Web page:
Kristin Hersh – The Grotto

Kristin Hersh
The Grotto

Although Kristin Hersh’s decision to simultaneously release her new solo set alongside the newly minted Throwing Muses album provides a double helping for fans to devour with unrelenting fervour, it’s almost inevitable that one of the two records will slip off the critical scope. And frankly how can another Kristin Hersh solo album (her sixth in total) compete with the attention bestowed upon the first full-length Throwing Muses release since 1996? It can’t of course, but by now we should all know that the unsung can easily usurp the over-talked-about, by which metaphorical-routing means The Grotto is arguably a better-buy than the new eponymous Throwing Muses album and possibly the best Kristin Hersh solo album since 1994’s classic Hips & Makers.
In fact, of all the solo albums Kristin Hersh has delivered to her 4AD label bosses in recent years, The Grotto is the one that comes closest to the dark sensuous passages and harrowing heartache of Hips & Makers. It’s almost as if the last four albums never really happened, which isn’t such a bad thing if truth be told. As loveable as Strange Angels (1998), Murder, Misery and Then Goodnight (1998), Sky Motel (1999) and Sunny Border Blue (2001) have all been in the interim, Hersh has appeared to be losing some of her edge. Not that we should expect her to keep pouring over the same open wounds documented on Hips & Makers, but we can at least expect some more head-hooking melodies and heart-stopping studio performances before that distant day where she hangs up her six-strings for good. The Grotto delivers on all both fronts – and then some.
Hersh really gives these 10 songs space to breath, but without letting any drift by with flat musical delivery. In the latter respect, she’s helped immensely by her guest players – Giant Sand’s Howe Gelb (on glistening country-jazz piano) and Bowl of Fire’s Andrew Bird (on elegant neo-classical violin). The twosome’s semi-improvised adornments allow Hersh to concentrate on making her husky sweet tones do the maximum amount of damage to the heartstrings. Bird’s role is best highlighted on “Deep Wilson” and “Silver Sun,” where his immeasurably evocative violin lines return Hersh to the rustic-baroque territory she traversed briefly on 1994’s Strings EP. Gelb’s role is subtler but far from throwaway or frilly, using his plaintive piano fills (particularly on the chilling “Vanishing Twin” and “Vitamins V”) to underscore the indelible poignancy of Hersh’s desolate acoustic guitar figures.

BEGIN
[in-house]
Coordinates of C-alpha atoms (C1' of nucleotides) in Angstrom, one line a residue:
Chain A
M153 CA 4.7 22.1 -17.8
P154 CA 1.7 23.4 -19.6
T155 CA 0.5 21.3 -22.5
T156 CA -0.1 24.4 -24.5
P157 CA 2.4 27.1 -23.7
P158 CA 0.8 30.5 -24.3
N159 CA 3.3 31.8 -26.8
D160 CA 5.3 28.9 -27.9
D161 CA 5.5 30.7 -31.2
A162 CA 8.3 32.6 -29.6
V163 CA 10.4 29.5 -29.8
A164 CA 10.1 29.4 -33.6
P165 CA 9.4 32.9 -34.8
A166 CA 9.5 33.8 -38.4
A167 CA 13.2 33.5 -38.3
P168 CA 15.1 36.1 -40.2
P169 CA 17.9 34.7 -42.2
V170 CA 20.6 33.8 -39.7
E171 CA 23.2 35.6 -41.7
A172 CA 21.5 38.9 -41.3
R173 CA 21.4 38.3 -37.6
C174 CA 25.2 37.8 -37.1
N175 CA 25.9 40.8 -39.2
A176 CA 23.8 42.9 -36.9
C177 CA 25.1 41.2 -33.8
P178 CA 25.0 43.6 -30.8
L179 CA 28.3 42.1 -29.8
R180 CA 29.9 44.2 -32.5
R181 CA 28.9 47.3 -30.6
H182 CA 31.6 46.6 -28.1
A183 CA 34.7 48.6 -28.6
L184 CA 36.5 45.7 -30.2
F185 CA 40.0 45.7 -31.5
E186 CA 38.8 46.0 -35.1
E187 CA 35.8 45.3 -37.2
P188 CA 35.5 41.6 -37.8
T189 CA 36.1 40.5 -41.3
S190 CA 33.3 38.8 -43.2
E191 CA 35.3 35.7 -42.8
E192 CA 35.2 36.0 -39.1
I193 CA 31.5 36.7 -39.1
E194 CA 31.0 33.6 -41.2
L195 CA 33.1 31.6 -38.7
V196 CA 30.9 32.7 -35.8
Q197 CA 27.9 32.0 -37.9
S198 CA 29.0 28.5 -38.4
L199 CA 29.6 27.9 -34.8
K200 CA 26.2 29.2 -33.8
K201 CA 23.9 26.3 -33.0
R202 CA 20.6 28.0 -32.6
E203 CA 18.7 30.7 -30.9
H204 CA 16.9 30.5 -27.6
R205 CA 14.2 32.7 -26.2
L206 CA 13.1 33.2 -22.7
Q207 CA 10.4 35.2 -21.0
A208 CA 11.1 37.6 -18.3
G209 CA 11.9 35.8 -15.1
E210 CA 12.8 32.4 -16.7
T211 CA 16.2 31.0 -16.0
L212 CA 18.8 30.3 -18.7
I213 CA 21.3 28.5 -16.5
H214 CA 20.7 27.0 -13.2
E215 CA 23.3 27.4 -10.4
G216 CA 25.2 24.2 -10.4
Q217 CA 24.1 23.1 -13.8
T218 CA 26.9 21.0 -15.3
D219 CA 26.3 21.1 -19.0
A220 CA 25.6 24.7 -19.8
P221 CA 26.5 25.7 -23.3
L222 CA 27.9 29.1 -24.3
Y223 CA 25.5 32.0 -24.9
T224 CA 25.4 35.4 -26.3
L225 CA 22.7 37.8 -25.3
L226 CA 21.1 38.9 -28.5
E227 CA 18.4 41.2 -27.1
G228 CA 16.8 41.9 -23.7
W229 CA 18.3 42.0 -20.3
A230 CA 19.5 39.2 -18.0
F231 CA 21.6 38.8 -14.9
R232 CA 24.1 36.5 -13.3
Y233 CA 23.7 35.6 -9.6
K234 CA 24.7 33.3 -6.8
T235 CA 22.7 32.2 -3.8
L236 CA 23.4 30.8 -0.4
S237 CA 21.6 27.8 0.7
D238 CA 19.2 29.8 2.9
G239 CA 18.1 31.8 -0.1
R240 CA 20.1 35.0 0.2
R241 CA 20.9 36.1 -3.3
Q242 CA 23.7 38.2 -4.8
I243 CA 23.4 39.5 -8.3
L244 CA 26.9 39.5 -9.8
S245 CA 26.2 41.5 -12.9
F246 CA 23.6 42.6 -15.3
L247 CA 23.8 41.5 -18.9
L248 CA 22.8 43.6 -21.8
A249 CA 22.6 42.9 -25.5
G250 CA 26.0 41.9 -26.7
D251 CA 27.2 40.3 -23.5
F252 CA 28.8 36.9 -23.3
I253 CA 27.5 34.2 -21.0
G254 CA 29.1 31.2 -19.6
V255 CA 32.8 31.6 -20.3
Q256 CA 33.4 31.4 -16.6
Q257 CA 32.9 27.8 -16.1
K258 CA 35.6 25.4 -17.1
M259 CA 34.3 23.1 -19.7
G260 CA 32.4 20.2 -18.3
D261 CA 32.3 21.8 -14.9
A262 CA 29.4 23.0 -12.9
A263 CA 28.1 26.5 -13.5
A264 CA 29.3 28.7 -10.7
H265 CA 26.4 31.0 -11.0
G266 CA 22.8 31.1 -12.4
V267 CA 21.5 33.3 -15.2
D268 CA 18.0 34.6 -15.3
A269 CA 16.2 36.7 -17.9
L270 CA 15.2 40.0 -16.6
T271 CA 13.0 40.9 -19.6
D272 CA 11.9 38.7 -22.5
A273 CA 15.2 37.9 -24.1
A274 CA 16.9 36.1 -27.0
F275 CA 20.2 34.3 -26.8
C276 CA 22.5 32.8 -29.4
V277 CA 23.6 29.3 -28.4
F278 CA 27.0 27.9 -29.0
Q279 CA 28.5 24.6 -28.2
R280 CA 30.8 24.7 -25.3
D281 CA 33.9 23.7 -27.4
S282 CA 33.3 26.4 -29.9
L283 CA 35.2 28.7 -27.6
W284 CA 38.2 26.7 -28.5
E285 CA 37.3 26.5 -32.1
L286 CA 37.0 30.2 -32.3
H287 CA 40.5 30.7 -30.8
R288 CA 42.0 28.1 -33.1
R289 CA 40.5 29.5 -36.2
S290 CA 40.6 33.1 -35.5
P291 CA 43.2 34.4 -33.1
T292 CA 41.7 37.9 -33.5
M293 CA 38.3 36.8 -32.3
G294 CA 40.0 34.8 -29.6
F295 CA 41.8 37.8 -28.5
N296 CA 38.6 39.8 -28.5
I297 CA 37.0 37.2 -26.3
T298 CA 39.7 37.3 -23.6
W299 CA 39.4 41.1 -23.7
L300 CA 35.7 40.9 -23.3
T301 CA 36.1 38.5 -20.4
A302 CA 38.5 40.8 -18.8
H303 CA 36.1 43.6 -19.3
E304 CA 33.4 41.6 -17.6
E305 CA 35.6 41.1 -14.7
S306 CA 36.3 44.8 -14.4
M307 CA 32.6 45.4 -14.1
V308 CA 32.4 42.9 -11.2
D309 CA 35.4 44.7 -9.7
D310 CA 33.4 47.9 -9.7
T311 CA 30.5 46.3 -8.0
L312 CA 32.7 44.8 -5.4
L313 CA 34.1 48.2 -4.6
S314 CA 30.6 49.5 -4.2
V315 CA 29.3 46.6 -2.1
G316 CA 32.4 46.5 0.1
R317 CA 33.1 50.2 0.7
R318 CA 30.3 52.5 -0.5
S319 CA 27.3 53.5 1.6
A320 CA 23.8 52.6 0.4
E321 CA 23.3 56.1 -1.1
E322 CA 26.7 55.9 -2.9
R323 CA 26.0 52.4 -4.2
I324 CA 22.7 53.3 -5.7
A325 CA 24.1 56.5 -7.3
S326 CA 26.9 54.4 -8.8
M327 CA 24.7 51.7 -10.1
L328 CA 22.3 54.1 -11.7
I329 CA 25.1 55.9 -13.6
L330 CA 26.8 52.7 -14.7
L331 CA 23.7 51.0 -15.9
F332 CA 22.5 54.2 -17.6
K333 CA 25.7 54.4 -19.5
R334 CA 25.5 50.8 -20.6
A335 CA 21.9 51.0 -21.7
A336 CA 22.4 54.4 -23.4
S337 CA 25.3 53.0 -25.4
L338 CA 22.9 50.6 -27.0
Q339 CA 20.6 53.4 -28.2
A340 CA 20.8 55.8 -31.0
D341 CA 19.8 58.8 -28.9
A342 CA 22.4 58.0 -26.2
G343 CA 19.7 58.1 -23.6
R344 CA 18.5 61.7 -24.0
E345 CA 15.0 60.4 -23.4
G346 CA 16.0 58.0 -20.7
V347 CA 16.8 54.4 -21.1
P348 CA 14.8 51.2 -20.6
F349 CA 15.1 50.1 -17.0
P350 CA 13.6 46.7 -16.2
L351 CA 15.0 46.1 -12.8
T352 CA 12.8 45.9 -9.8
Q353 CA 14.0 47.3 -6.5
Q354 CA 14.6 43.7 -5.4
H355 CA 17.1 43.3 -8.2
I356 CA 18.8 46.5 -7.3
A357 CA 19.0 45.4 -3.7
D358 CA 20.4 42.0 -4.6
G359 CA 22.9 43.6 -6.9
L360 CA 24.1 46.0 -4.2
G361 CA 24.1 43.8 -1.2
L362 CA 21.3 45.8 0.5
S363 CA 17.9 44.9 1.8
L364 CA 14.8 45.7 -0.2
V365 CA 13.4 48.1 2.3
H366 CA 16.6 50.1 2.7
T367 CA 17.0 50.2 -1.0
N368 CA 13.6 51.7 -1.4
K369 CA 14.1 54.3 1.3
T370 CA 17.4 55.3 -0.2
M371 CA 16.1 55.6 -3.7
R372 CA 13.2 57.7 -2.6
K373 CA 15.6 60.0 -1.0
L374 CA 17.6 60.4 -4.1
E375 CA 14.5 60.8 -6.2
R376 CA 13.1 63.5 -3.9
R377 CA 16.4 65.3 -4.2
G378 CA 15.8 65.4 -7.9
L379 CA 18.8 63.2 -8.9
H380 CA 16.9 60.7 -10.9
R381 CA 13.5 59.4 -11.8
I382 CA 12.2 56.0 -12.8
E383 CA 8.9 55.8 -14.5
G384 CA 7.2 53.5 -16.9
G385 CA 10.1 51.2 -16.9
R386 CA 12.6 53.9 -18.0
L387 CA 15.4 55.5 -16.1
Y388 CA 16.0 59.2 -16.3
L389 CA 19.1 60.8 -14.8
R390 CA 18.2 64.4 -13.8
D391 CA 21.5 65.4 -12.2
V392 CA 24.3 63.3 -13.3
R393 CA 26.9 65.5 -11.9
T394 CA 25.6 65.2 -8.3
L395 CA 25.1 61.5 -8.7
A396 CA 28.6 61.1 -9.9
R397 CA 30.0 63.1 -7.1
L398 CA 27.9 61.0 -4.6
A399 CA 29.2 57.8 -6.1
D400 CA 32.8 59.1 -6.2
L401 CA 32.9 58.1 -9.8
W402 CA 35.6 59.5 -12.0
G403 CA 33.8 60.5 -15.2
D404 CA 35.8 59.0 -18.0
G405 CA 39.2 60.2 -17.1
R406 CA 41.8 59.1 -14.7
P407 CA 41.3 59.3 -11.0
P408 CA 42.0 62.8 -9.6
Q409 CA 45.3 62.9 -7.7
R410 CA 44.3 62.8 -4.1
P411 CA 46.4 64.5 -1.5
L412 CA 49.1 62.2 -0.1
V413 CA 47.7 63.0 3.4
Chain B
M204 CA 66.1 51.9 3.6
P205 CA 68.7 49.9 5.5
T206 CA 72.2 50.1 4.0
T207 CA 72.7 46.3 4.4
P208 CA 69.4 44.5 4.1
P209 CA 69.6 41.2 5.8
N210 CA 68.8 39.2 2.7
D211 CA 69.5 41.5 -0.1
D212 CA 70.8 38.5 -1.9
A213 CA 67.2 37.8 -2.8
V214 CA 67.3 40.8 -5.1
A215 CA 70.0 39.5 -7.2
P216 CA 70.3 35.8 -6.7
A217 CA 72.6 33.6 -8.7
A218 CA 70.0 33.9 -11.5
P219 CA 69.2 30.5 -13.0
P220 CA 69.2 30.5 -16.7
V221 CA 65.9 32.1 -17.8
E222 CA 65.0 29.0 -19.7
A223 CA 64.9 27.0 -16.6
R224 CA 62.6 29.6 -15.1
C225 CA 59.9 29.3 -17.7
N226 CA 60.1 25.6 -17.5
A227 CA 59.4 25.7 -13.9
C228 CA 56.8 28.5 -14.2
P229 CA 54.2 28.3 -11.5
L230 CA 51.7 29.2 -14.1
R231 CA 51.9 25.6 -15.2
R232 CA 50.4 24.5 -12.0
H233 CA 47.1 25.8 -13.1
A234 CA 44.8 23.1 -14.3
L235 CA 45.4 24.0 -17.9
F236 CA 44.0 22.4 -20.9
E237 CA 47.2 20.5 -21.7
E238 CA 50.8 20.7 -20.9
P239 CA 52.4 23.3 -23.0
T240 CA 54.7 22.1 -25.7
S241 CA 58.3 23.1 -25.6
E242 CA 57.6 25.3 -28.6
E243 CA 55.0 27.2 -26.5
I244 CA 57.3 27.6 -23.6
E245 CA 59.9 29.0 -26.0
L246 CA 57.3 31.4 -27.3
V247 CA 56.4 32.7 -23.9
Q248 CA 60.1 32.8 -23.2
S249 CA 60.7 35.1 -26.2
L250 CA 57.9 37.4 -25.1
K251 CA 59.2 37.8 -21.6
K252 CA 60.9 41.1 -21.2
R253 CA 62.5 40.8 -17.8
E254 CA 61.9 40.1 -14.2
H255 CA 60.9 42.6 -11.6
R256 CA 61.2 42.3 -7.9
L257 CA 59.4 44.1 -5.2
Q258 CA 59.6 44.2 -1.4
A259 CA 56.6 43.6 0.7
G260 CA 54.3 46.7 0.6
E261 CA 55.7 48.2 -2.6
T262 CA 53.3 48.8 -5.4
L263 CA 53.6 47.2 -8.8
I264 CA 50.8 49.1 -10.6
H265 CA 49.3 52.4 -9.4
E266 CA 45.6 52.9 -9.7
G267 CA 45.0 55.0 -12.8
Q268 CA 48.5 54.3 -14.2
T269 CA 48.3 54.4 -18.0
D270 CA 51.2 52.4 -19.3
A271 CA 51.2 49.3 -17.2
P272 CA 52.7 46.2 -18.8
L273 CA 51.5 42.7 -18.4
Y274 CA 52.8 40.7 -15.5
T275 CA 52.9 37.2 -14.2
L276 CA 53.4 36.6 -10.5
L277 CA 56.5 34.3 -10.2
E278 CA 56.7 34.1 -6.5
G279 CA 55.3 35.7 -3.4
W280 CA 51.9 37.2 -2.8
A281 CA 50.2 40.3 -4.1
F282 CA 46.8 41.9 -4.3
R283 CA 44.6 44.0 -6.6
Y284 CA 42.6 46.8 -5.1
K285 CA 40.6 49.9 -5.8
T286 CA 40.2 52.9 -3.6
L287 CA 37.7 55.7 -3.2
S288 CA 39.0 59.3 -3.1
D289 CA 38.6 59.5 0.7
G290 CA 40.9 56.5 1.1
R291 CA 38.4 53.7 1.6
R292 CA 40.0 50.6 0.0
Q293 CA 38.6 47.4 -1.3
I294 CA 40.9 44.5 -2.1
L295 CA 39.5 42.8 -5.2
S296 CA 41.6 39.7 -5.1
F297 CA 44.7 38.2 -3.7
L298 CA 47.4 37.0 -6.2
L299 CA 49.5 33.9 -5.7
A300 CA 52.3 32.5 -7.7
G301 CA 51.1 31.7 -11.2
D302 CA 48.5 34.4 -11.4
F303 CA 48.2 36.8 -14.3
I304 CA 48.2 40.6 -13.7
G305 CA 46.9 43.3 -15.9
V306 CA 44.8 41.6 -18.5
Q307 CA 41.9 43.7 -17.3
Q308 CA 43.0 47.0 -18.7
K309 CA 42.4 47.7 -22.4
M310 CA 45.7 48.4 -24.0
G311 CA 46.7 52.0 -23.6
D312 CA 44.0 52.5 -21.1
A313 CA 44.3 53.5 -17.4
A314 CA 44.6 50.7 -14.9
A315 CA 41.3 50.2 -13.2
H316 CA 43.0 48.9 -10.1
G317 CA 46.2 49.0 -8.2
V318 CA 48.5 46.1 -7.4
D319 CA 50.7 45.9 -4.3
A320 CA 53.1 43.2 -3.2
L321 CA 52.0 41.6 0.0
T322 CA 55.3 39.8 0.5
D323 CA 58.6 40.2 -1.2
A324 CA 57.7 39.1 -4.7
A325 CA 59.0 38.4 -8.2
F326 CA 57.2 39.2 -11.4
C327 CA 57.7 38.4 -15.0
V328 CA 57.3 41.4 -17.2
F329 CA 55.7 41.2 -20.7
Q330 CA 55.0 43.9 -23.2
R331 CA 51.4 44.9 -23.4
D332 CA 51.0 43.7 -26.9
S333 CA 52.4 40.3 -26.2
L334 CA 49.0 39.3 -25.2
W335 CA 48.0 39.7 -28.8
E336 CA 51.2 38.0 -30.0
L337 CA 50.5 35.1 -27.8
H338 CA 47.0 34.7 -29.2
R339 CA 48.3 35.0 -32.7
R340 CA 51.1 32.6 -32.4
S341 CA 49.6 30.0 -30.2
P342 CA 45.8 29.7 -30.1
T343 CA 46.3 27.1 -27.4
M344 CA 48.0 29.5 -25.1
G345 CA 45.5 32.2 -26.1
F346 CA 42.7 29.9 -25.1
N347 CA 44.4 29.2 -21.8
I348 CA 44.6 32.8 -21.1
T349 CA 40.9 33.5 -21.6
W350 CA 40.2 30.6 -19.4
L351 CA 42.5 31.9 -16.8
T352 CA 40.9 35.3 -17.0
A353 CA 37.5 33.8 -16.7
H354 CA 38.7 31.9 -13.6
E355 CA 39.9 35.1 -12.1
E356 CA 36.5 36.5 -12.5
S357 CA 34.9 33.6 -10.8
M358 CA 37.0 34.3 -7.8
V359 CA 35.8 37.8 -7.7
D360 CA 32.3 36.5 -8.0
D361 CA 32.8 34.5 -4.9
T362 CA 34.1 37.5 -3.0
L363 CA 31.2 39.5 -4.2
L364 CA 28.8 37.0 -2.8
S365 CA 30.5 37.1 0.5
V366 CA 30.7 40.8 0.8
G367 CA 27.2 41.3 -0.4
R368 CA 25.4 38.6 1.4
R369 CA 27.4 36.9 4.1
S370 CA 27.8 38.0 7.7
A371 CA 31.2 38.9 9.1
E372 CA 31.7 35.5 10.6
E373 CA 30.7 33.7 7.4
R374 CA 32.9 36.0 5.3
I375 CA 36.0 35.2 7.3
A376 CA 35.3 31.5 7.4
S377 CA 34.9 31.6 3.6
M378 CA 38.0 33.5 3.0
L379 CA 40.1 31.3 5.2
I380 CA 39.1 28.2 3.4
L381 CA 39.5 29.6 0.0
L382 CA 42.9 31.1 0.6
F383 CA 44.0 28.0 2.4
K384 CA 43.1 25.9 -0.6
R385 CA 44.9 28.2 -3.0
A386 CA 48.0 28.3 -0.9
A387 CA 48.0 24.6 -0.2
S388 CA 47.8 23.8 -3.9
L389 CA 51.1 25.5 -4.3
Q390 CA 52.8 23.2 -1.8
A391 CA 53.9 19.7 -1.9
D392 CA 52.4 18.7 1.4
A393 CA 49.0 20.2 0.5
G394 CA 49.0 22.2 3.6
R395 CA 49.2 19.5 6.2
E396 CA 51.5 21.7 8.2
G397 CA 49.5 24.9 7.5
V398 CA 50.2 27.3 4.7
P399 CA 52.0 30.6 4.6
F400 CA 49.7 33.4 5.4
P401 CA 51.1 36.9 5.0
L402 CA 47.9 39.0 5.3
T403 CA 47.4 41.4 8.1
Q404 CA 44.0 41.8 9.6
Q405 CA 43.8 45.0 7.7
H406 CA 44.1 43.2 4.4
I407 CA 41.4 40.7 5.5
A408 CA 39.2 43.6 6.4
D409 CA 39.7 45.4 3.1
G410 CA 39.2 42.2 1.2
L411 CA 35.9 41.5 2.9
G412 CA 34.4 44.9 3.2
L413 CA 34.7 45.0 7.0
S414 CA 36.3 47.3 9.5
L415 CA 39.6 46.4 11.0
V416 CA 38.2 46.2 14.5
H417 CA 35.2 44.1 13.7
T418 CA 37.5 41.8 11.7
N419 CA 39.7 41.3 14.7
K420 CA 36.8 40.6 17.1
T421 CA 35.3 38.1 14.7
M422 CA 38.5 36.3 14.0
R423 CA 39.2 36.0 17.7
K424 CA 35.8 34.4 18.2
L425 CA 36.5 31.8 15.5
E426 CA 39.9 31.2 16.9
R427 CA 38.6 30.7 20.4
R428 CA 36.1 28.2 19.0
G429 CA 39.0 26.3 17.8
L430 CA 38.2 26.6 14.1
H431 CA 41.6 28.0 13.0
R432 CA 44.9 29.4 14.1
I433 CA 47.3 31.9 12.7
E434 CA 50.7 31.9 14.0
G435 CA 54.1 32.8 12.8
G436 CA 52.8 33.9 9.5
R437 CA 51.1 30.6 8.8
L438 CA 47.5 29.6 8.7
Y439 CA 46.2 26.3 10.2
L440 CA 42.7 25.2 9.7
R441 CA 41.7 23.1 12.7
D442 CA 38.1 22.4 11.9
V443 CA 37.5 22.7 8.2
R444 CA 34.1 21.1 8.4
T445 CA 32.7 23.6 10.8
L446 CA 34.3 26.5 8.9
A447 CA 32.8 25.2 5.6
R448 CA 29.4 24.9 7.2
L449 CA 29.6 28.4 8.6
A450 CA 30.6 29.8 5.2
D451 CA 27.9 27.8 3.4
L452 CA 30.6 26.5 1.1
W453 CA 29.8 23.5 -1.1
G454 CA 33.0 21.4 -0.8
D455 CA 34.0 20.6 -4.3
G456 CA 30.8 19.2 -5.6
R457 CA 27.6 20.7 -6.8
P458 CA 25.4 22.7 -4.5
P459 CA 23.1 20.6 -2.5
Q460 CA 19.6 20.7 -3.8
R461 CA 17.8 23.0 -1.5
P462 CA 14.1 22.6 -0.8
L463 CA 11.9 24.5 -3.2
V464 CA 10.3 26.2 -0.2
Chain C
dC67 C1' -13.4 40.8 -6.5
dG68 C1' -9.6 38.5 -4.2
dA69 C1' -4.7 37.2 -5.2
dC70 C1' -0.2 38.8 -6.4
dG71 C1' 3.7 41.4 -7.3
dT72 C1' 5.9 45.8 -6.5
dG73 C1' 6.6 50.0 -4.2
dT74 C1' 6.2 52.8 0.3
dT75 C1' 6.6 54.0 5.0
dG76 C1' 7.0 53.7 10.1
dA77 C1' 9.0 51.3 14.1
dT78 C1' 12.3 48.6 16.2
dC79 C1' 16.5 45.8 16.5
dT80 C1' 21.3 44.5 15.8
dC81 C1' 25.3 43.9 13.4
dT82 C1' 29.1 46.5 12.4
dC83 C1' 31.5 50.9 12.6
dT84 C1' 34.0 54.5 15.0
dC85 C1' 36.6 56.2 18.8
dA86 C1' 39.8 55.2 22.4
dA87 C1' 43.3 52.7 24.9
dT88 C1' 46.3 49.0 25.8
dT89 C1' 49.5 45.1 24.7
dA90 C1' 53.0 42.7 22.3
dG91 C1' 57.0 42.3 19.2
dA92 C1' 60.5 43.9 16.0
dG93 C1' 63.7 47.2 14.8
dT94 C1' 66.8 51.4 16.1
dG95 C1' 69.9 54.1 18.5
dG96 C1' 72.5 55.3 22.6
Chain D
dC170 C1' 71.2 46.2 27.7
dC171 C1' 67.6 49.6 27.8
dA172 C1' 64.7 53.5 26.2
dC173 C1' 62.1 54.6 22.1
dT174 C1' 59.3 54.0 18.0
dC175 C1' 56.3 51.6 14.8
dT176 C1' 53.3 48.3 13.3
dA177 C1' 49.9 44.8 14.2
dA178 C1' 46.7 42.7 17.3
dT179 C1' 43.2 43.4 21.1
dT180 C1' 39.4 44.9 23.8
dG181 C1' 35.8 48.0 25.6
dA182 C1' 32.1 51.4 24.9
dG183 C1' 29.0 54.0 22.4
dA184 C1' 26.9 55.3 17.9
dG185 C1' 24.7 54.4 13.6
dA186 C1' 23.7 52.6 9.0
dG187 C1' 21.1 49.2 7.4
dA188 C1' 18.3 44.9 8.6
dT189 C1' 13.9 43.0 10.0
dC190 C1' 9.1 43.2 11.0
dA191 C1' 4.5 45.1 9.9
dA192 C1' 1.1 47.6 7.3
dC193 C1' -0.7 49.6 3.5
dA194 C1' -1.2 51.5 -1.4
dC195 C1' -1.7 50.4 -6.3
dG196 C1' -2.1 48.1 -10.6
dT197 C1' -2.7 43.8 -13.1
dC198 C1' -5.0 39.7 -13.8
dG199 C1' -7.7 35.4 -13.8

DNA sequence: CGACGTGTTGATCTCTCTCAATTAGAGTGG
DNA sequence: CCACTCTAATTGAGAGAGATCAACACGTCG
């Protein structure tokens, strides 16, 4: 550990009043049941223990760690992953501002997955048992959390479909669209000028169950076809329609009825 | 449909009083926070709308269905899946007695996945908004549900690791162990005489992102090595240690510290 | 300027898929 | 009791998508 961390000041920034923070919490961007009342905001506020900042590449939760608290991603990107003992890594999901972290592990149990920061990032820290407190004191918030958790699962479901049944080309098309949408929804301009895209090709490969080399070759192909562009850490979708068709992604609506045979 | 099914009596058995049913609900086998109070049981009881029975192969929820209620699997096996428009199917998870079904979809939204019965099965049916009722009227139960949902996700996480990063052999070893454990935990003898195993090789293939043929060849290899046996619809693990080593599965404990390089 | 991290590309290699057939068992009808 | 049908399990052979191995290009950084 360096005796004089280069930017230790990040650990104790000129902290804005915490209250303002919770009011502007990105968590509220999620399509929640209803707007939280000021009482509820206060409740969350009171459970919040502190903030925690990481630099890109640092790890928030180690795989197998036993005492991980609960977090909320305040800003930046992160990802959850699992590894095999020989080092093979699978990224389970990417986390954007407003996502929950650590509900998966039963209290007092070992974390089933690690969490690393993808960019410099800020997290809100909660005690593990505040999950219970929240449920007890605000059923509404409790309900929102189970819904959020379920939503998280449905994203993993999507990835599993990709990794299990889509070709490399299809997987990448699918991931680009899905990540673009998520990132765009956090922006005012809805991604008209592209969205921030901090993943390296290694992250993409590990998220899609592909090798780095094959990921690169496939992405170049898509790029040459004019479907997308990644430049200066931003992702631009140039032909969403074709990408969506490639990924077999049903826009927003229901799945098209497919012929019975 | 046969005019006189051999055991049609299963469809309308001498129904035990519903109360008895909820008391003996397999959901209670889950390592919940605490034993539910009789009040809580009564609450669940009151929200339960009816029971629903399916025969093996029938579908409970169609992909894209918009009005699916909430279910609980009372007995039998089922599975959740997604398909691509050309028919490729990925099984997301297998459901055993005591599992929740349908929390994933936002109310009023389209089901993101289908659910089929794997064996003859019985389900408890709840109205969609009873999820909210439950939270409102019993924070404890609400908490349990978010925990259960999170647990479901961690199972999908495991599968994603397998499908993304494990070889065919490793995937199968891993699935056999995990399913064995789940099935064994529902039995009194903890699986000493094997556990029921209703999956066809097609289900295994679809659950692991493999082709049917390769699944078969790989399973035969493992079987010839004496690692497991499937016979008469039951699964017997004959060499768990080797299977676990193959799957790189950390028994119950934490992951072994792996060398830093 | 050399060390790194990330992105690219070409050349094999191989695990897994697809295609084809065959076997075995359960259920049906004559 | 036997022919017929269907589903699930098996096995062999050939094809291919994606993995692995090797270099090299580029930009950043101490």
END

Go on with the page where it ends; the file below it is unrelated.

Anyone thinking that Hersh has been softened-up by her domestically settled life will certainly be stunned at the disquiet that drapes these songs, many of which linger heavily on nocturnal doubts and perennial insecurities that Hersh still can’t shake from her psyche. From the tortured “Vanishing Twin” (“I hate clever sons of bitches / Who can’t leave a girl alone to rot in peace”) through to the fraught finale of “Ether” (“This gnawing emptiness seeps in like a cold mist”), Hersh’s words are full of discomforting dread. But unlike Hips & Makers before it, The Grotto seems nearer to understanding the eternal bleed of Hersh’s mental lacerations, as it looks forward to the more optimistic dawns, as suggested on “Snake Oil” (“Soak up the weather / Suck up the sun into your bones / Then move on”) and the seriously wonderful “Deep Wilson” (“Under the bullshit radar / I came to find you”).
Haunted yet hopeful, The Grotto is a serene and sensuous treasure, ripe for soothing the soul through those darker-than-dark twilight hours. Exquisite.